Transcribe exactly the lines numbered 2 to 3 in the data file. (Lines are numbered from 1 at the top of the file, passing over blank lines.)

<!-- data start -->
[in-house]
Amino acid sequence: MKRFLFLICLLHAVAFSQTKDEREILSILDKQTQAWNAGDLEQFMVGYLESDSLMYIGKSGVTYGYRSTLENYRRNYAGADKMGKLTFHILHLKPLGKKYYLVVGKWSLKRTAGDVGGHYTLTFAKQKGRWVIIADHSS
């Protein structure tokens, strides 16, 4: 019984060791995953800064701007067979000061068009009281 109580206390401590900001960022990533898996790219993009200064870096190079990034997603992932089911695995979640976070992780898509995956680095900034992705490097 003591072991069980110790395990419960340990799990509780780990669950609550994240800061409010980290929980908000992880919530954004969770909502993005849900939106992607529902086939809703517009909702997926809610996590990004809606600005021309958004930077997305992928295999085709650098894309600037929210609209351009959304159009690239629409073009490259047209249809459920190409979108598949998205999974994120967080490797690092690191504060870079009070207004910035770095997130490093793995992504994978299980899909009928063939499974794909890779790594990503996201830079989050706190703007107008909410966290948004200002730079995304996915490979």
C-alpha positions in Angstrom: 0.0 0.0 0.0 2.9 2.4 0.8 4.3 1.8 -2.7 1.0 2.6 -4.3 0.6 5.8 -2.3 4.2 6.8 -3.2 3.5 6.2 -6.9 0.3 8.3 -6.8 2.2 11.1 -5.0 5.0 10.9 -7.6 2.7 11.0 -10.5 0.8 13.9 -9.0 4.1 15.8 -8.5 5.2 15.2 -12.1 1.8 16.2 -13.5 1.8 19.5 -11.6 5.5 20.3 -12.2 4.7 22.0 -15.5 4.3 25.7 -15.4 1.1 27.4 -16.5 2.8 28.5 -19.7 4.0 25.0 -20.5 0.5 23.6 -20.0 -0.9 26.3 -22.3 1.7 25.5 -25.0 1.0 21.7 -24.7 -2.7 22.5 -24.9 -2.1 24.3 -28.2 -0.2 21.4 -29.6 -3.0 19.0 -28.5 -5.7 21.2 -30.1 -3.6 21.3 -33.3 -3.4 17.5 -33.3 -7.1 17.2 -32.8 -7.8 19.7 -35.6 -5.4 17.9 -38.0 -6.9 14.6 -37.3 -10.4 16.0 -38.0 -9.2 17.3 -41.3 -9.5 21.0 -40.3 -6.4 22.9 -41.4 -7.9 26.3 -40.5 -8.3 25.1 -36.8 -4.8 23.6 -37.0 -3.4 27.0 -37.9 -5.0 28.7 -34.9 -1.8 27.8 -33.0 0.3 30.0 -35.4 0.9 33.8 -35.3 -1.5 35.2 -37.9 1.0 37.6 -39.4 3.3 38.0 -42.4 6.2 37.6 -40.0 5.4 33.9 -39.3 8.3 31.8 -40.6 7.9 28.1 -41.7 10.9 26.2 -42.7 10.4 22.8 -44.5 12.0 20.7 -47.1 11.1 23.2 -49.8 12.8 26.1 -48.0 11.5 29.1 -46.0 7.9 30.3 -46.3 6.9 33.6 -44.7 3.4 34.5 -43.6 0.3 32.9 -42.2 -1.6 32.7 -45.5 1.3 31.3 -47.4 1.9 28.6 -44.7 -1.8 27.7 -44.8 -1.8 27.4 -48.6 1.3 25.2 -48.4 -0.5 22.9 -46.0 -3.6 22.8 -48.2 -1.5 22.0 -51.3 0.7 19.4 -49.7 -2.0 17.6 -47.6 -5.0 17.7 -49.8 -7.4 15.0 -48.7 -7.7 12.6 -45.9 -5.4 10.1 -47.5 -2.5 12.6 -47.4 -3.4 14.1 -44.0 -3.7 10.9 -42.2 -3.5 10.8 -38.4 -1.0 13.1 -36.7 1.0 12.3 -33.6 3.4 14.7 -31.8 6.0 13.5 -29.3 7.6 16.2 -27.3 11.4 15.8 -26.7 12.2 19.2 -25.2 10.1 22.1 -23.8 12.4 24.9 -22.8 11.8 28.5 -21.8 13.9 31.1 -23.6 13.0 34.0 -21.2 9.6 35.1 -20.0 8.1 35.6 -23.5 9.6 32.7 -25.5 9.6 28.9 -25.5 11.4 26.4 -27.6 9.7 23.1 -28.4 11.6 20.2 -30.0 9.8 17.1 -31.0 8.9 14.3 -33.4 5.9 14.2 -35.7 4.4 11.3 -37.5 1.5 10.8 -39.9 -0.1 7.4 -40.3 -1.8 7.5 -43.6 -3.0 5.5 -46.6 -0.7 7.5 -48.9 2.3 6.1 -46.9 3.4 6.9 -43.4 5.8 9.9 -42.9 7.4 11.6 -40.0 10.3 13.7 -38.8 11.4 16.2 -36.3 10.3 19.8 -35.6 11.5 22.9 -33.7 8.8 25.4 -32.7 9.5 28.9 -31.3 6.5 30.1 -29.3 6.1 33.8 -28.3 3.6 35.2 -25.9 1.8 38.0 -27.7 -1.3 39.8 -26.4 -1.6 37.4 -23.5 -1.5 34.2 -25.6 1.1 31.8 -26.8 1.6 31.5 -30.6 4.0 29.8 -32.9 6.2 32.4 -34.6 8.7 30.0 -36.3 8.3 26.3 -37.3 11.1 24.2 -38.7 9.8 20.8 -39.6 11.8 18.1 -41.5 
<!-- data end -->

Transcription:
Amino acid sequence: MKRFLFLICLLHAVAFSQTKDEREILSILDKQTQAWNAGDLEQFMVGYLESDSLMYIGKSGVTYGYRSTLENYRRNYAGADKMGKLTFHILHLKPLGKKYYLVVGKWSLKRTAGDVGGHYTLTFAKQKGRWVIIADHSS
């Protein structure tokens, strides 16, 4: 019984060791995953800064701007067979000061068009009281 109580206390401590900001960022990533898996790219993009200064870096190079990034997603992932089911695995979640976070992780898509995956680095900034992705490097 003591072991069980110790395990419960340990799990509780780990669950609550994240800061409010980290929980908000992880919530954004969770909502993005849900939106992607529902086939809703517009909702997926809610996590990004809606600005021309958004930077997305992928295999085709650098894309600037929210609209351009959304159009690239629409073009490259047209249809459920190409979108598949998205999974994120967080490797690092690191504060870079009070207004910035770095997130490093793995992504994978299980899909009928063939499974794909890779790594990503996201830079989050706190703007107008909410966290948004200002730079995304996915490979």